(Pocket-lint) - For a long time, the Mac was the place you went if you wanted a powerful computer for editing videos, recording music or any other manner of professional creative work. But over the past few years, highly capable Windows machines have been popping up that are sleek and portable too. 

One company consistently delivering those good-looking but well-equipped machines is Razer - the company so often seen as a gaming brand - and with the 4K version of the Razer Blade 15 Advanced, it's got powerful internals and a 4K OLED screen too.

Could this be enough to draw eyes away from the 16-inch MacBook Pro? Or will the price just make eyes water instead? 

Design

  • Dimensions: 17.8 x 235 x 355mm / Weighs 2.2kg
  • Per-key RGB Razer Chroma backlit keyboard
  • Large precision glass trackpad

There are few laptops on the market that are as thoughtfully designed as the Razer Blade 15 Advanced. For a 15.6-inch laptop, it's relatively compact, although being a near 16-inch laptop it is undoubtedly large. But unlike some laptops designed for pros, you don't have to compromise on the number and type of ports you get, as it has them all (well, pretty much). 

Up the left side, you'll find the proprietary charging port, positioned next to two USB 3.2 Type-A and a USB 3.2 Type-C ports. On the right side, there's a USB-C (with Thunderbolt 3 speeds), an SD card reader, a full-sized HDMI port, plus another USB 3.2 Type-A port. This particular model is missing an Ethernet port, but it has pretty much everything else you could need. There's even a secure Windows Hello compatible face scanner near the camera on the top bezel. 

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The actual laptop casing is milled out of a solid piece of aluminium and finished in the classic anodised matte black finished we've come to know and love from Razer. It's all stealthy and great to look at. No crazy angles or accents, no go-faster stripes. Just a solid, matte black slab. The only downside is that it seems to take no time to develop dark patches where you've leaned on it with your palms and it attracts fingerprint smudges on the cover. 

Of course, you do get the splash of Razer colour, but it's relatively subtle. There's the green glowing three-headed snake logo on the back and then the keyboard which features individually controllable RGB lighting under all the keys.

For the most part, the keyboard is great to type on. The keys are well spaced apart and have a good amount of travel when pressed, and the Enter key is nice and big, so really difficult to miss when you aim at it with your pinky while touch-typing.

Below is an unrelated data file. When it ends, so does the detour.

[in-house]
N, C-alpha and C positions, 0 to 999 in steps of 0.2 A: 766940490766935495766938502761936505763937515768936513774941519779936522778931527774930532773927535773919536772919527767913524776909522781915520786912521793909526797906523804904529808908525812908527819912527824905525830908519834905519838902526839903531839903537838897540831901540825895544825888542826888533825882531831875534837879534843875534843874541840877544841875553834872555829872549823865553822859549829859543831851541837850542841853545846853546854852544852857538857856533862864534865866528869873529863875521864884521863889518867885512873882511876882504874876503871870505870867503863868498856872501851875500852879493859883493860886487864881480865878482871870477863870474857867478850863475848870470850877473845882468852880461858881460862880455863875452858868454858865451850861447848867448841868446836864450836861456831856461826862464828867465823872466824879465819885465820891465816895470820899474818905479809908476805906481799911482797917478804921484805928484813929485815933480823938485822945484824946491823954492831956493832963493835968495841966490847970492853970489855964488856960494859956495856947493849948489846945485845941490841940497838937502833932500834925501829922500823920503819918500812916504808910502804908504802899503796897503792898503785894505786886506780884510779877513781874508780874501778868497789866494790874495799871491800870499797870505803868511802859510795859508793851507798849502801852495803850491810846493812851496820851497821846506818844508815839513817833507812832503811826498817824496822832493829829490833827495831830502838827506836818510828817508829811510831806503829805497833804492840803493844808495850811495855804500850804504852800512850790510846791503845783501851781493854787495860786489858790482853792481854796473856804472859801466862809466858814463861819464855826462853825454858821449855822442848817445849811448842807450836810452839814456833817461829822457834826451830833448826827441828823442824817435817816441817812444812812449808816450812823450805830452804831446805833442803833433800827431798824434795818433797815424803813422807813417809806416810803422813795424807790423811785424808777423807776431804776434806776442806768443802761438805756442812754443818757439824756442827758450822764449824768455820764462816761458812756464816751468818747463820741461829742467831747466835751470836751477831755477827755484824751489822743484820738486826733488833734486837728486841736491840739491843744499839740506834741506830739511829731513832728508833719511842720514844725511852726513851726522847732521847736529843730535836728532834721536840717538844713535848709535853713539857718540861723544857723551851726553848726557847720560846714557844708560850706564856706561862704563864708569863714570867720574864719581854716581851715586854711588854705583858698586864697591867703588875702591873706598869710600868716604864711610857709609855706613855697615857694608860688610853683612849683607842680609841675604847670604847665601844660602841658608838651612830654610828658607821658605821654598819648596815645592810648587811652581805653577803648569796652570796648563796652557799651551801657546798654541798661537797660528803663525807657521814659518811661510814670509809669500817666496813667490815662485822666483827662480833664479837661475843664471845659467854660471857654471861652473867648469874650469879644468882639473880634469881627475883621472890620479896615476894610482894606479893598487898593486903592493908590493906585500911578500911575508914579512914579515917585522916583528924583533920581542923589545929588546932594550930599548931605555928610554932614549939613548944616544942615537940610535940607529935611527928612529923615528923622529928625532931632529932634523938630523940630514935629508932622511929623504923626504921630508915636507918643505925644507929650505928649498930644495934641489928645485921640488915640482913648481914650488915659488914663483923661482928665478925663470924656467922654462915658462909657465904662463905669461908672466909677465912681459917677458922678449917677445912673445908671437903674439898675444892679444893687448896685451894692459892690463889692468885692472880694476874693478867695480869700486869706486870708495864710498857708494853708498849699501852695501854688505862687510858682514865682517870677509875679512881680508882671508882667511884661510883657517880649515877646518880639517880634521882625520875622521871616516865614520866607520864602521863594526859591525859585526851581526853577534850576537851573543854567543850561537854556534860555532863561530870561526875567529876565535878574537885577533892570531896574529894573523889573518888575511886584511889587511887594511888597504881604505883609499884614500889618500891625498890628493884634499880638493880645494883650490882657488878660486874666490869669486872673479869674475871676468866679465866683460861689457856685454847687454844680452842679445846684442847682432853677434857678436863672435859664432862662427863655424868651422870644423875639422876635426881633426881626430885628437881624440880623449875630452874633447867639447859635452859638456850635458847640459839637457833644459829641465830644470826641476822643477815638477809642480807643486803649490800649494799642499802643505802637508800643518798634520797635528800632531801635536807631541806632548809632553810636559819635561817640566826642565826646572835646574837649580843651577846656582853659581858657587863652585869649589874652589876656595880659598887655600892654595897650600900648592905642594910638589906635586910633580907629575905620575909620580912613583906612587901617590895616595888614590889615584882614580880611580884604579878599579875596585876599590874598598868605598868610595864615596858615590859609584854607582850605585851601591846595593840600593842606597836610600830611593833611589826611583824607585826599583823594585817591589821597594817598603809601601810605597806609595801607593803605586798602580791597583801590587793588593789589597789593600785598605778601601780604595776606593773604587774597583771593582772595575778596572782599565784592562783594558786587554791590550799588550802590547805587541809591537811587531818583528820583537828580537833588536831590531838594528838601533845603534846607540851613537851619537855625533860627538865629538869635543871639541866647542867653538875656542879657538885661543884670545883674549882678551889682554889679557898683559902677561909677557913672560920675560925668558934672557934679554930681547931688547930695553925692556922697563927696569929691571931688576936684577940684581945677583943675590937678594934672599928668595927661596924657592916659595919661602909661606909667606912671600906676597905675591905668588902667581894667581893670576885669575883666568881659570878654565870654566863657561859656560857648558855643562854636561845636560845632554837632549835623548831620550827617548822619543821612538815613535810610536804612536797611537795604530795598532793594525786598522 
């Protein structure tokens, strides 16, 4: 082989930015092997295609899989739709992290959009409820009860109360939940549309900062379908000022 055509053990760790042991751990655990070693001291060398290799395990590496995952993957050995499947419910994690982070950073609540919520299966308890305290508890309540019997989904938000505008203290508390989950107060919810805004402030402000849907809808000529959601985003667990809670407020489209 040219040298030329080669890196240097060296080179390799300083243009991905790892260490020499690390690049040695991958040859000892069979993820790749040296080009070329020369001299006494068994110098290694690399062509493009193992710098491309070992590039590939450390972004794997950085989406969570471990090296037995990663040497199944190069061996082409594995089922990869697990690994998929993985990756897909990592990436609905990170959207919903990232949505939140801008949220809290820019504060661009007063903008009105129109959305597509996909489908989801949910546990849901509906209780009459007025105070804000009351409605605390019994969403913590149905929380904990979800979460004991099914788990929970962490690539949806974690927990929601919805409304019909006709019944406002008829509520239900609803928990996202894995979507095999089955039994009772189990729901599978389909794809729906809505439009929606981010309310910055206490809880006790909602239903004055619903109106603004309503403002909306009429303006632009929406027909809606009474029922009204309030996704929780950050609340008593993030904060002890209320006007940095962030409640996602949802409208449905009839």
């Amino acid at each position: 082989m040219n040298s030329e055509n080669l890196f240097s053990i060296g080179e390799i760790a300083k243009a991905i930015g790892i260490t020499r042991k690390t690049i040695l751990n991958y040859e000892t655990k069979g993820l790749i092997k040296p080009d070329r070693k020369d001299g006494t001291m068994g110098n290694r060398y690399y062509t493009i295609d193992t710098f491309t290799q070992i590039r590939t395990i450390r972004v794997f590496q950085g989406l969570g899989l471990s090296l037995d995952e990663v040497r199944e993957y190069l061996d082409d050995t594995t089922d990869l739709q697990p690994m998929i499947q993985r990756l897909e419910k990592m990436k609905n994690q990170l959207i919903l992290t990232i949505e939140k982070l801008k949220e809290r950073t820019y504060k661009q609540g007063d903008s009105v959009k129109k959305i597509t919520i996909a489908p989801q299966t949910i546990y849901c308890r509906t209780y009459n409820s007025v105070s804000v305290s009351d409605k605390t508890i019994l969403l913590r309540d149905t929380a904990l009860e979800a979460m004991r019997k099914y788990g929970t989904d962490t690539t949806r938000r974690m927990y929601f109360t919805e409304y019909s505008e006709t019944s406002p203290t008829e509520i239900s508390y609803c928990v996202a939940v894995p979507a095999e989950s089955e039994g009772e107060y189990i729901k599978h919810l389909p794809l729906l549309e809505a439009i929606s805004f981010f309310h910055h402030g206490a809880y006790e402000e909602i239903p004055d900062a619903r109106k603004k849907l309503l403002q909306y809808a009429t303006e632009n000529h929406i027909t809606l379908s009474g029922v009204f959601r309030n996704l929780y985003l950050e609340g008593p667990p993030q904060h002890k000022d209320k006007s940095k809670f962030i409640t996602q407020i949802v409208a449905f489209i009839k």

It did take a little while to get used to touch-typing on it, however, mostly because of the precision glass trackpad below it. One slight brush on that and the cursor is somewhere else in the document and you're continuing a sentence where you really didn't want it to be. 

With that said, the trackpad itself is marvellous. It's big and super responsive, so it's great for pretty much any task you could want to undertake. It supports multi-touch too for a variety of multi-finger gestures. 

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On each side of the keyboard, you'll find a speaker, giving the laptop a great stereo sound when combined. That means your music and any audio from games and movies will sound good. Granted, it's not the same as plugging it into a decent speaker or headphones, but it's far from being the usual tinny, nasty speaker quality you get on a lot of laptops. 

One of the few real downsides that impacts its portability is its power brick. It's a huge cuboid that plugs into a 3-pin kettle lead. That means if you do want to take it around with you in your bag, you have to carry a bulky charger and cable with you. It is worth noting at this point that the laptop can charge through a USB-C port (we had it charging while plugged into a Type-C monitor) - but it won't charge as quickly as it will when charged using its proprietary charger. 

Display

  • 15.6-inch 4K OLED touch display
  • 60Hz refresh rate
  • 100% DCI-P3
  • 6mm bezel

As displays go, the 4K panel on our unit is sublime. It's unbelievably crisp and the OLED tech ensures that colours are vibrant, brights are really bright and dark areas are truly dark. It's fantastic to look at. 

Being a 4K display the biggest draw - as well as being a large 15.6-inch panel - is the sharpness. Editing photos and getting to see details that are crisp is invaluable. Similarly, watching 4K videos back can ensure you get the full effect. It's a joy to watch and use. 

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In games with 4K support, you'll get to enjoy those same fine details. So if it's raining in Forza Horizons 4, you'll see the little droplets of rain on the car paint. Use a classic car in that game and you'll see the flattened rivets in the bodywork, plus you get the texture of the asphalt and the trees around the landscape. 

Being a 16:9 aspect ratio means it's perfect for watching movies and videos on too. Usually, we'd complain that it's an elongated panel, but being this large ensures you get plenty of surface area for all manner of tasks, even menial ones like browsing the internet or shooting off a bunch of emails.